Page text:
I think this also gives our customers a sense of partnership and a sense of involvement in what it is we’re building for them. Sometimes building new things can take time, and we don’t ever want to give the perception that we’re just developing solutions alone in a dark corner somewhere without receiving direct input from our fleet customers. We want the customer and end user to be seen and heard with every new feature and release that we debut.
What’s new with Trimble’s ELD solution in the US?
We’ve recently made a number of adjustments to the way our ELD functions that align more closely with the intended language of the US ELD mandate.
First is the expansion of Yard Moves, which is essentially an expanded functionality that allows fleets to restrict access to that functionality, based on a driver’s location and established geofences. If a driver is actually in a yard, it would be the only time that the Yard Move option would display to the driver. That's important for helping ensure that drivers remain compliant with current regulations.
Next, our expanded Sleeper Berth functionality is providing drivers with a better look at what their availability is in terms of hours of service (HOS) and ensures proper use of the Sleeper Berth Split functions with a new prompt. We want to make sure our system is very clear about what a driver’s availability will be, depending on what their activity intends to be.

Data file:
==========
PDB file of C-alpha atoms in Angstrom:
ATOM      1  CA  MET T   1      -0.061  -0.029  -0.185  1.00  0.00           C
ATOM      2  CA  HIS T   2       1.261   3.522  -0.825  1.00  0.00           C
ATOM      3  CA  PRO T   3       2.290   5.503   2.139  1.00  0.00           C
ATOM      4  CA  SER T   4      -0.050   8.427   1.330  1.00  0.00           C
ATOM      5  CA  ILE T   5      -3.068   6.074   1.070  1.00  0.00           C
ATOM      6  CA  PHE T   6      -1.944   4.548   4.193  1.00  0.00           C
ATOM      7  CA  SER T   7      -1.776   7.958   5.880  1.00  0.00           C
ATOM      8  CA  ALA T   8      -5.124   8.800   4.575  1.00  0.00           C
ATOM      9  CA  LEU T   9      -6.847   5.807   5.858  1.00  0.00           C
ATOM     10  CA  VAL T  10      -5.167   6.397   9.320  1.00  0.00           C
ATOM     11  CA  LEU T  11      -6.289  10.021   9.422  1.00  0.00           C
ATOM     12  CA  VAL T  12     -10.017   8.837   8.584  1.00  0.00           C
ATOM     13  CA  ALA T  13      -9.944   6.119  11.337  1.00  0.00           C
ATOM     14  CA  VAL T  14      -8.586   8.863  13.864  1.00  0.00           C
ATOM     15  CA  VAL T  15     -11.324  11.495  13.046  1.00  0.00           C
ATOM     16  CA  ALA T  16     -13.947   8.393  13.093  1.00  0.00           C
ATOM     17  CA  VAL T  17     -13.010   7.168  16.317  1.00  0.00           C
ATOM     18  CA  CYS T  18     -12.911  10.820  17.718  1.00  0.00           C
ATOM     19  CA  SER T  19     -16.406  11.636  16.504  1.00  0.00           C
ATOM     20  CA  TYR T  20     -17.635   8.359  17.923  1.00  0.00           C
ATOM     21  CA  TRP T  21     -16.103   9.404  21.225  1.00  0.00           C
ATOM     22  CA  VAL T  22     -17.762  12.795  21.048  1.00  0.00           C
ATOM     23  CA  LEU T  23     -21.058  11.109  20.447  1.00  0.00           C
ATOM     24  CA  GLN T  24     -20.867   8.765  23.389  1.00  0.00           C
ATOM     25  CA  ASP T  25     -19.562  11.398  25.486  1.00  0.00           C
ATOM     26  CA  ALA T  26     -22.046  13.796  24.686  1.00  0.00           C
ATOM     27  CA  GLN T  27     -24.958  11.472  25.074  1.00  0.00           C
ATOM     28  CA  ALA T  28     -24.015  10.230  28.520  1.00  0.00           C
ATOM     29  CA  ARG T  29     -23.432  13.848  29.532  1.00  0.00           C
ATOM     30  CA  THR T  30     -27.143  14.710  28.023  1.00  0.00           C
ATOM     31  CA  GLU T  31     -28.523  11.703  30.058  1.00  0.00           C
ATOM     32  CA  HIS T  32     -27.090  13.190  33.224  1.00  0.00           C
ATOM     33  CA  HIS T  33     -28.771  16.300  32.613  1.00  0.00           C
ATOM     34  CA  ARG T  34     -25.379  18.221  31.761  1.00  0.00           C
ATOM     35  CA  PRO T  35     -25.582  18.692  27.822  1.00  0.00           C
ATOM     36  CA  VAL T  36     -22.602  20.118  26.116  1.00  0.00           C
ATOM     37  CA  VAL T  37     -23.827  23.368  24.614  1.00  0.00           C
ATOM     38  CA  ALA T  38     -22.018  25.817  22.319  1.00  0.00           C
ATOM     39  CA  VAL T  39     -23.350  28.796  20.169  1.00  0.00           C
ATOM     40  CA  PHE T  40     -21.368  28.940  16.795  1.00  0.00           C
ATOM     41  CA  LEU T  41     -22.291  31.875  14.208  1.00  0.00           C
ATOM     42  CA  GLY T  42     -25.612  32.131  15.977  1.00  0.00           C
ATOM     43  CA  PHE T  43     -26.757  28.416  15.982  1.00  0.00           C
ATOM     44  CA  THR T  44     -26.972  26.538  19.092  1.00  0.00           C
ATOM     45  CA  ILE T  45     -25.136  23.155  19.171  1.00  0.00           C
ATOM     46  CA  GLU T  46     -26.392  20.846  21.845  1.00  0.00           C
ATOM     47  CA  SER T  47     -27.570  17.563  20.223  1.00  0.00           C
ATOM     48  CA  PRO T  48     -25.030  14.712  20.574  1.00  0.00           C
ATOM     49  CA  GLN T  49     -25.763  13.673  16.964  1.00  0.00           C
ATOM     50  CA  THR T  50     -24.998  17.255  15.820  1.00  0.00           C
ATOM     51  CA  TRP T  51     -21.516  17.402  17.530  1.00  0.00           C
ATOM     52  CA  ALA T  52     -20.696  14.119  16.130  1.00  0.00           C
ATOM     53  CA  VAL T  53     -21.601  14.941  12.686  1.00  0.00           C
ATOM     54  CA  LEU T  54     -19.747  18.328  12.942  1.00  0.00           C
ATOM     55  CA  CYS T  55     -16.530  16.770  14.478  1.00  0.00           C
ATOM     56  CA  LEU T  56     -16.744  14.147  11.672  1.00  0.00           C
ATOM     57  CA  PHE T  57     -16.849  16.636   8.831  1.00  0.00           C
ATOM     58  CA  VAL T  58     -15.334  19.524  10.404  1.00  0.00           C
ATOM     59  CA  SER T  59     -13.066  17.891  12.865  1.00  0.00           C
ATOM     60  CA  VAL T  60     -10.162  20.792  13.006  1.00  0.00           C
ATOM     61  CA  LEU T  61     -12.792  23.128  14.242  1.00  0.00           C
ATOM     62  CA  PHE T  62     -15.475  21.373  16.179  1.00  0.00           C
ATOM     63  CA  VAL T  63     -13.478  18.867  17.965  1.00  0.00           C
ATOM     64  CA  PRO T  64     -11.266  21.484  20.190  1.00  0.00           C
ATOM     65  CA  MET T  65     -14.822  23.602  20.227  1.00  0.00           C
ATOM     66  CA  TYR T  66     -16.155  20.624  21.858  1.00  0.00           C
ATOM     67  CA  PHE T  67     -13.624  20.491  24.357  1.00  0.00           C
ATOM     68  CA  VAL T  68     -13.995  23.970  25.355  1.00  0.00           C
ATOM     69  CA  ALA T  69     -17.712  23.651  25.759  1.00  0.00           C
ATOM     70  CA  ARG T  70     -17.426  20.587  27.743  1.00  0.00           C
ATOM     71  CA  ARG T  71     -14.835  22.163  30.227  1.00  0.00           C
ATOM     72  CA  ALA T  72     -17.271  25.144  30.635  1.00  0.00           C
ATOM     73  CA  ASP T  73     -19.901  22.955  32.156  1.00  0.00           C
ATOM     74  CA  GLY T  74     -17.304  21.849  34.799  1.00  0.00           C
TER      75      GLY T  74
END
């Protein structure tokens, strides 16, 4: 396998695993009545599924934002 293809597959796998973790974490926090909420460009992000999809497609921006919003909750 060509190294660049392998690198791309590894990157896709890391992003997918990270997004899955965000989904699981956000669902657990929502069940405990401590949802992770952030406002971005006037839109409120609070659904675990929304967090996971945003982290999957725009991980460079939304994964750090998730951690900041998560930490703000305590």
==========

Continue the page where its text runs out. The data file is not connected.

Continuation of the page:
Another noteworthy feature is the introduction of Elements in our redesigned Log Certification process, by removing some of the ELD events that can result in an uncertified day. We believe that in general, this will create significantly fewer uncertified logs and will really focus on fleets that are managing the log certification process and ensuring they remain compliant.
We continue to add new functionality and update our latest US ELD version on an approximately quarterly basis with the FMCSA’s registry.
The Canadian ELD mandate is still a top-of-mind in the industry; can you speak to what’s going on with that right now?
The target for enforcement of this mandate continues to be January 2023, and we’re continuing to encourage our Canadian customers to migrate over as soon as possible to be ready in time.
While everyone is eagerly awaiting updates, there are steps that fleets can take now to be prepared when enforcement does go into effect. A big part of what we’re doing is helping carriers understand the regulation – and one aspect of that is making sure that fleets are truly on an ELD-certified device and not just an AOBRD product.
It's not uncommon for us to hear from fleets that believe their current solution is compliant, when in reality they are still running an uncertified AOBRD – not an ELD that has been certified by one of Transport Canada’s accredited third-party certification bodies. It never hurts to reach out to your provider to ask, “what do I have?” to make sure that your equipment and drivers are compliant.
Connect with us today to learn more about Trimble’s new ELD features or to verify your ELD status for compliance with Canadian regulations. Our teams are available to answer any questions you may have to ensure that you and your drivers are ready to be compliant.